The worshippers in the Mystery Cults other than Christianity knew that the deities to whom they paid homage were archetypes that represented greater truths rather than being truths in and of themselves.  Jesus bar Joses’ identification as a Jewish protagonist of his own Mystery Cult is a large part of what drove the historical person into obscurity.

I’m about to digress, but there’s a point, so hang with me.

I’ve been an Episcopalian all my life, even during the decade and a half I was Roman Catholic; the only way out is excommunication and as far as I know, the Anglican Communion doesn’t do that.  Maybe some of the African churches.  Anyway, when my mother was confirmed she was already pregnant with me, so I was Episcopalian even before I was born, you could say.  So, when I was thirteen and starting to think for myself, one of the first things that occurred to me was to change churches.  Not to another parish within the Episcopal Church, but to the independent Baptist church down the street in our neighborhood.

The announcement of my intention brought about a fair amount of family members pulling their hair, weeping, gnashing of teeth, and wearing sackcloth & ashes.  The new deacon at our church (the Episcopal church) entered into the civil war our family had degenerated into.  He offered to have a meeting with the pastor of the afore-mentioned Baptist church to make sure the decision was all mine and I wasn’t being unduly pressured.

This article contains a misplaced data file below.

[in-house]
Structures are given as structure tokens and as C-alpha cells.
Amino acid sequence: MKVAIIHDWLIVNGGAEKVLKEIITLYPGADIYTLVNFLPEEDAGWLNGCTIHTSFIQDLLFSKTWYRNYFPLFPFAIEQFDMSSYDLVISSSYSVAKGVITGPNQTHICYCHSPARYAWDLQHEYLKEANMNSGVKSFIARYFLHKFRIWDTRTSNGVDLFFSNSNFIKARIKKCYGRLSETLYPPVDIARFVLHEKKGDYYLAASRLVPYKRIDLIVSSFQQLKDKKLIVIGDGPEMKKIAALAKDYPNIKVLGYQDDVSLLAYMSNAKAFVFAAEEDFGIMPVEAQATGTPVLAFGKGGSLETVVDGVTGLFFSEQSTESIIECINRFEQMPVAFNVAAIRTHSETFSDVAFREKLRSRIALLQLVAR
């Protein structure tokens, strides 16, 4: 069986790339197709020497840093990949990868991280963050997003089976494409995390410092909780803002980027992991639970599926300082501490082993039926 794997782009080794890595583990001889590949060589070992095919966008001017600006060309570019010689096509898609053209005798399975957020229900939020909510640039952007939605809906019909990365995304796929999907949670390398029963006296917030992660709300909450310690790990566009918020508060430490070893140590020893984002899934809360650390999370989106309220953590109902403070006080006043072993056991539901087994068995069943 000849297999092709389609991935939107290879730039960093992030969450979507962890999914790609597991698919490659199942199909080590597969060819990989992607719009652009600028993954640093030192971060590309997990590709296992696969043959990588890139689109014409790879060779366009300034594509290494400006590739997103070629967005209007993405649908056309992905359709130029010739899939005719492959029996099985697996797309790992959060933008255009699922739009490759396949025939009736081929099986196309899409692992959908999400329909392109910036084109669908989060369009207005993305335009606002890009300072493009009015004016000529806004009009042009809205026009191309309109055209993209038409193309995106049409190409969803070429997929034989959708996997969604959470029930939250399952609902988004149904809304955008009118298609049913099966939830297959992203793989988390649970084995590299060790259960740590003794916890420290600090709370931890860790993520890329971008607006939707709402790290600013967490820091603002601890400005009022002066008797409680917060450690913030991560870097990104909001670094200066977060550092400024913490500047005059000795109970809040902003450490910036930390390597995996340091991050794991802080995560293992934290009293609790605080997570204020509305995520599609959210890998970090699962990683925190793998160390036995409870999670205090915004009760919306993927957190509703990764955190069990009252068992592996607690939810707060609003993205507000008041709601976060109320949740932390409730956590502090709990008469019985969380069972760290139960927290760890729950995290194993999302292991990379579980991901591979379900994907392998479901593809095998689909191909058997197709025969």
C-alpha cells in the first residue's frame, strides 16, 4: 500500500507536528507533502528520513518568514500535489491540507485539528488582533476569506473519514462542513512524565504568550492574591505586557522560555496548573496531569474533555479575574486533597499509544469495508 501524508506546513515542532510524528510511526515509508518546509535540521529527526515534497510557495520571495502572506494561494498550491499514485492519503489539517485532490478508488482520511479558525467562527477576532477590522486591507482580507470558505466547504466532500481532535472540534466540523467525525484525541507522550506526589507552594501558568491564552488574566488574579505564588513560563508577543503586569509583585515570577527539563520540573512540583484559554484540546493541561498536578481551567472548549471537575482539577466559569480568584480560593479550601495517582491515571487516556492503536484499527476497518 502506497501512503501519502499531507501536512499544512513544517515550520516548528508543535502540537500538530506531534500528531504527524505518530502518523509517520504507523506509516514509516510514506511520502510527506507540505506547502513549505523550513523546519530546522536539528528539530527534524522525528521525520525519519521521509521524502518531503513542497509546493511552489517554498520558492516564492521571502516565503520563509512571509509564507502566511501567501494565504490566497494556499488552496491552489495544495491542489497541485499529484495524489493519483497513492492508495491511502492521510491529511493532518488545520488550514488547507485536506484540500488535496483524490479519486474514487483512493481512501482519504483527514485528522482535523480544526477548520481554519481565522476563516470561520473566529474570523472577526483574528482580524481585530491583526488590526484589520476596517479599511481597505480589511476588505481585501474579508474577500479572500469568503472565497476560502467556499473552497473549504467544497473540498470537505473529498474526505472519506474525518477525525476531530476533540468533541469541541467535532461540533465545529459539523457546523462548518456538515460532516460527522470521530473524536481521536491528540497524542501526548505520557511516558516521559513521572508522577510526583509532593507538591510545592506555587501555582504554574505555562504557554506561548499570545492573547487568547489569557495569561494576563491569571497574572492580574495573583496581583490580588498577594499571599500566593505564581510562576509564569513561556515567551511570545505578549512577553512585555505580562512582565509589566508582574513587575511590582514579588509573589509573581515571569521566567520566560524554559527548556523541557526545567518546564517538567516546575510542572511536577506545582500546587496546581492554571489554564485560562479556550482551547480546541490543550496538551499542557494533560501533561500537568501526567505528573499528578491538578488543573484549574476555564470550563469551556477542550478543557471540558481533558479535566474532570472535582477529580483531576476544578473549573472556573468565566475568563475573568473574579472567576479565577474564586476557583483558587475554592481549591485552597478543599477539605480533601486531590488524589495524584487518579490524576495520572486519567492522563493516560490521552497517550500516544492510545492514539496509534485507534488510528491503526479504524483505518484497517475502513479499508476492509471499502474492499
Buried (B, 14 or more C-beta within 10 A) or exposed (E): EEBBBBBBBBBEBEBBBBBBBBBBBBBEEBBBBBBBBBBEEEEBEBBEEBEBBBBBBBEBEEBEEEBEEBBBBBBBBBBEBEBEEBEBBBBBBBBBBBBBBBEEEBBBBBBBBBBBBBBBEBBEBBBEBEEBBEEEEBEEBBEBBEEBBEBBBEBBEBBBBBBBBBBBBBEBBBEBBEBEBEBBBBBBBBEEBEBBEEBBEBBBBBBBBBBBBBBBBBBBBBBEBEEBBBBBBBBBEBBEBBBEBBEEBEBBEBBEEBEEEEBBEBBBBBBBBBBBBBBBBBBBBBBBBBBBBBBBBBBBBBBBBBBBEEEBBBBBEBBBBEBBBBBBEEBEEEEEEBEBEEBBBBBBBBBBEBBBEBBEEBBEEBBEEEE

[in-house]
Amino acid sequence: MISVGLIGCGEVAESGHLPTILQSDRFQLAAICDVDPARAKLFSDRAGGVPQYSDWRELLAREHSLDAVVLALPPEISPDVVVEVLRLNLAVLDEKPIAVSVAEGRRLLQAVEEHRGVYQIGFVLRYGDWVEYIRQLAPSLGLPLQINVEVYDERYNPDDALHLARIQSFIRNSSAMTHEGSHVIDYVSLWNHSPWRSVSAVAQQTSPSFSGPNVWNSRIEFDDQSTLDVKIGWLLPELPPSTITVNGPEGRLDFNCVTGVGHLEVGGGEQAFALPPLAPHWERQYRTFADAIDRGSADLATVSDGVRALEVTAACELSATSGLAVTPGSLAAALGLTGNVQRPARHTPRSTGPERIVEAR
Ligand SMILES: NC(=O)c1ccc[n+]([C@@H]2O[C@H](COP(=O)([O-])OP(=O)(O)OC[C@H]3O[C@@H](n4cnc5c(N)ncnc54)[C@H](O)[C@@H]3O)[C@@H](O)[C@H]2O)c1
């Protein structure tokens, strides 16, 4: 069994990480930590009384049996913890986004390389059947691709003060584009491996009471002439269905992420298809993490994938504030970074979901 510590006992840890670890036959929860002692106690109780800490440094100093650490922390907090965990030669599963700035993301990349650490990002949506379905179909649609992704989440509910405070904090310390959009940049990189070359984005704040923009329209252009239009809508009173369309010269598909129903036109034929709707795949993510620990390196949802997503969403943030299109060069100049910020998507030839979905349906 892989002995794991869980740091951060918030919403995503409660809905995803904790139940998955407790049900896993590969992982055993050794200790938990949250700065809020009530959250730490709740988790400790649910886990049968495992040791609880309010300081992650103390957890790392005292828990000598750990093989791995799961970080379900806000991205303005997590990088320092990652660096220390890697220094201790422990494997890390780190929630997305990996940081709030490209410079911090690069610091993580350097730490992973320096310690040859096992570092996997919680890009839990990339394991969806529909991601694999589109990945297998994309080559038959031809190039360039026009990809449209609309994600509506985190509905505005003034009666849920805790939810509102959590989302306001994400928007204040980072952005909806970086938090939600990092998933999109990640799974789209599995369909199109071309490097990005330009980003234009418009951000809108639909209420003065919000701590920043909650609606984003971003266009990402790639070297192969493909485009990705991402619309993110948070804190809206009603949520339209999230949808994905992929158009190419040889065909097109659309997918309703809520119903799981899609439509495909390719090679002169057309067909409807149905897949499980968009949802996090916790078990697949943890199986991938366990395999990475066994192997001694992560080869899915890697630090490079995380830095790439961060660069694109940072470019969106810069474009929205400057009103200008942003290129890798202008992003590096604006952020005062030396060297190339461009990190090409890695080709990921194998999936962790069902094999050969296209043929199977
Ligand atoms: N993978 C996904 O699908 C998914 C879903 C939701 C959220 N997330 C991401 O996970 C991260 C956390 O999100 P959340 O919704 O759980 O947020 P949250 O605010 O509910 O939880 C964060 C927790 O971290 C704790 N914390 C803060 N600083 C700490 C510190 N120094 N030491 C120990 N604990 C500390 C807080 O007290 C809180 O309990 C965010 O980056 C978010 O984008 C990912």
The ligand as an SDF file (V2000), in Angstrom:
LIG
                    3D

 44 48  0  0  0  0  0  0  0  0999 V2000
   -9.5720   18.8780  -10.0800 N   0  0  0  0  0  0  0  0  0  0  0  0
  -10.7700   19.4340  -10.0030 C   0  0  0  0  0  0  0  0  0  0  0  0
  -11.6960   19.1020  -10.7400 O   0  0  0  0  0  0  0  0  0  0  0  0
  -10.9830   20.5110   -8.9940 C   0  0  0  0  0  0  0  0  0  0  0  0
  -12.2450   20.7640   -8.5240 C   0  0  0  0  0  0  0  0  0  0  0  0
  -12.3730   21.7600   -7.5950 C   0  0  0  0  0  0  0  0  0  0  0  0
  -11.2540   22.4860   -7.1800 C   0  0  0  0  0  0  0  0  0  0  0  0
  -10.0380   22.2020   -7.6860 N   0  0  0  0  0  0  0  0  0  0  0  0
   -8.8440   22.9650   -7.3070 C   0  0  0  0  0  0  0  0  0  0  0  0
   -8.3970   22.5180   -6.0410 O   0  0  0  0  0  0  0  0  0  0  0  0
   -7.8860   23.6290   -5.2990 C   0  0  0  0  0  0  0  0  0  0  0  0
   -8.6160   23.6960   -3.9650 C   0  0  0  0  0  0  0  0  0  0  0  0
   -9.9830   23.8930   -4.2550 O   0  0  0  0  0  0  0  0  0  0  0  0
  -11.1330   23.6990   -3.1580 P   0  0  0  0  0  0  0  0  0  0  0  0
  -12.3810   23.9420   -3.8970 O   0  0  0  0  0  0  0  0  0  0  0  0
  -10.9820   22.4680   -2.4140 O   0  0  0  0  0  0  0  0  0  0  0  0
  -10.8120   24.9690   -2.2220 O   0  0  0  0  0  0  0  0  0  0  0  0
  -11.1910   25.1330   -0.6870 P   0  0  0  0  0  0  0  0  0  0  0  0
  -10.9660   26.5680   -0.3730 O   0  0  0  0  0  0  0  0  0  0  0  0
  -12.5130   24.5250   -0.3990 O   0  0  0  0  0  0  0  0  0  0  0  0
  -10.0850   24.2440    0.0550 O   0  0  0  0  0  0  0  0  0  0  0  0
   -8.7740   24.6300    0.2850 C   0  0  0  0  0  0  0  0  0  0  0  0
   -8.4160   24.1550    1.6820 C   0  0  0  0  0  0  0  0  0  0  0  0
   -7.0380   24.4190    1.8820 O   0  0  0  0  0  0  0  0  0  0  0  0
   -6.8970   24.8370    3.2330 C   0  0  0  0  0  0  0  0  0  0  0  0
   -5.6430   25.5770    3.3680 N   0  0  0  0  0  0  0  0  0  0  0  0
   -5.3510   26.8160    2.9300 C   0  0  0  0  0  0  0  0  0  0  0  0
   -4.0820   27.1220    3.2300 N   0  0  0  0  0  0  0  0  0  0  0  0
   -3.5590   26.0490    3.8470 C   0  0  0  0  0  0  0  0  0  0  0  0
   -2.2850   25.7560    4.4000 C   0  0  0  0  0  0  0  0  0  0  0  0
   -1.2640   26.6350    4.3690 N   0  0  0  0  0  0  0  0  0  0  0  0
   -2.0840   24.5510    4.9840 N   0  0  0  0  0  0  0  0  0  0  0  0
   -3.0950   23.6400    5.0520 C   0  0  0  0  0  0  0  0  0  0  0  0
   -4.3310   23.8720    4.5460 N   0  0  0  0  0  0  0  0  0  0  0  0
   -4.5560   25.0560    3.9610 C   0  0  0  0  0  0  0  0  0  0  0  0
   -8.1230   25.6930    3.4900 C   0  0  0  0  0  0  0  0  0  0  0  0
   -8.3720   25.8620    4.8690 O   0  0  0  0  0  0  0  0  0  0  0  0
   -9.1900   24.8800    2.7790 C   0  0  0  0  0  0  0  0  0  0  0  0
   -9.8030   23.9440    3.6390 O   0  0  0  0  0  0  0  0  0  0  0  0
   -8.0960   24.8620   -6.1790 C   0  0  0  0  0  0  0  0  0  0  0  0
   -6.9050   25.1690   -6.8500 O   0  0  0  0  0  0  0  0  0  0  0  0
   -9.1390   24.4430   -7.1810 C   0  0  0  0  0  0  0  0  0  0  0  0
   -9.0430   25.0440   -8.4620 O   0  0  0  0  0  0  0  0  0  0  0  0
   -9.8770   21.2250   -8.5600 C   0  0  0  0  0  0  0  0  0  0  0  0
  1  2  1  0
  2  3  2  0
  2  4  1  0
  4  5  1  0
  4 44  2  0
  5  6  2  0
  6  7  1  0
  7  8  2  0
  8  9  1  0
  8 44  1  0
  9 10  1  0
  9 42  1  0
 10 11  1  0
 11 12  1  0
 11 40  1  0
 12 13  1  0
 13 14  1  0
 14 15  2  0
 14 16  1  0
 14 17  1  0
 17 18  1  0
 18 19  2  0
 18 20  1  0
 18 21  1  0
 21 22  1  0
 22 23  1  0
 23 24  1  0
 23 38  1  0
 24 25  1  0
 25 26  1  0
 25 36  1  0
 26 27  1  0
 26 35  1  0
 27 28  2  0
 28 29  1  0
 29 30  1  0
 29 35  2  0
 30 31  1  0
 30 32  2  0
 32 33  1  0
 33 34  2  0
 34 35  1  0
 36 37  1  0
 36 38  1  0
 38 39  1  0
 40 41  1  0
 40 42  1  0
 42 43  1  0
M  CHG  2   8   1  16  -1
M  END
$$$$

According to the Episcopal deacon (later priest and a very good family friend), his meeting with the Baptist pastor proceeded quite smoothly and civilly, and he was convinced I was making my own decision.  So my parents reluctantly conceded.

After I had been attending a few months, the pastor in a fit of being “carried away by the Spirit” talked about how he had confronted this Episcopal minister and forced him to back down.

I left the Baptist Church that Sunday and never went back voluntarily.

Several months ago, I heard an evangelist speak, and besides running down Janis Joplin over her song “Mercedes Benz” (which he clearly does not get), he talked about a confrontation he had with a Middle Eastern-looking Muslim about to board a plane.  In his favor, I doubt the evangelist was as confrontational as he made it sound and he probably just chatted with the guy, who was there was his wife.  But the only point of such claims made in front of an audience, other than to repent of bigotry if that had really happened, was to puff himself up by claiming to stand tall in an imaginary confrontation.

Now we can get back to the main point.

Paul’s Epistle to the Galatians is one of the seven attributed to him that is of almost certain authenticity (the others are Romans, 1 & 2 Corinthians, 1 Thessalonians, Philippians, and Philemon).  Meaning it is one he actually wrote as opposed to Hebrews, 2 Thessalonians, Ephesians, Colossians, 1 & 2 Timothy, and Titus.  Hebrews was not written by Paul, but more probably by James the Just, who wrote the epistle by that name (James); the other non-authentic epistles are pseudepigraphal.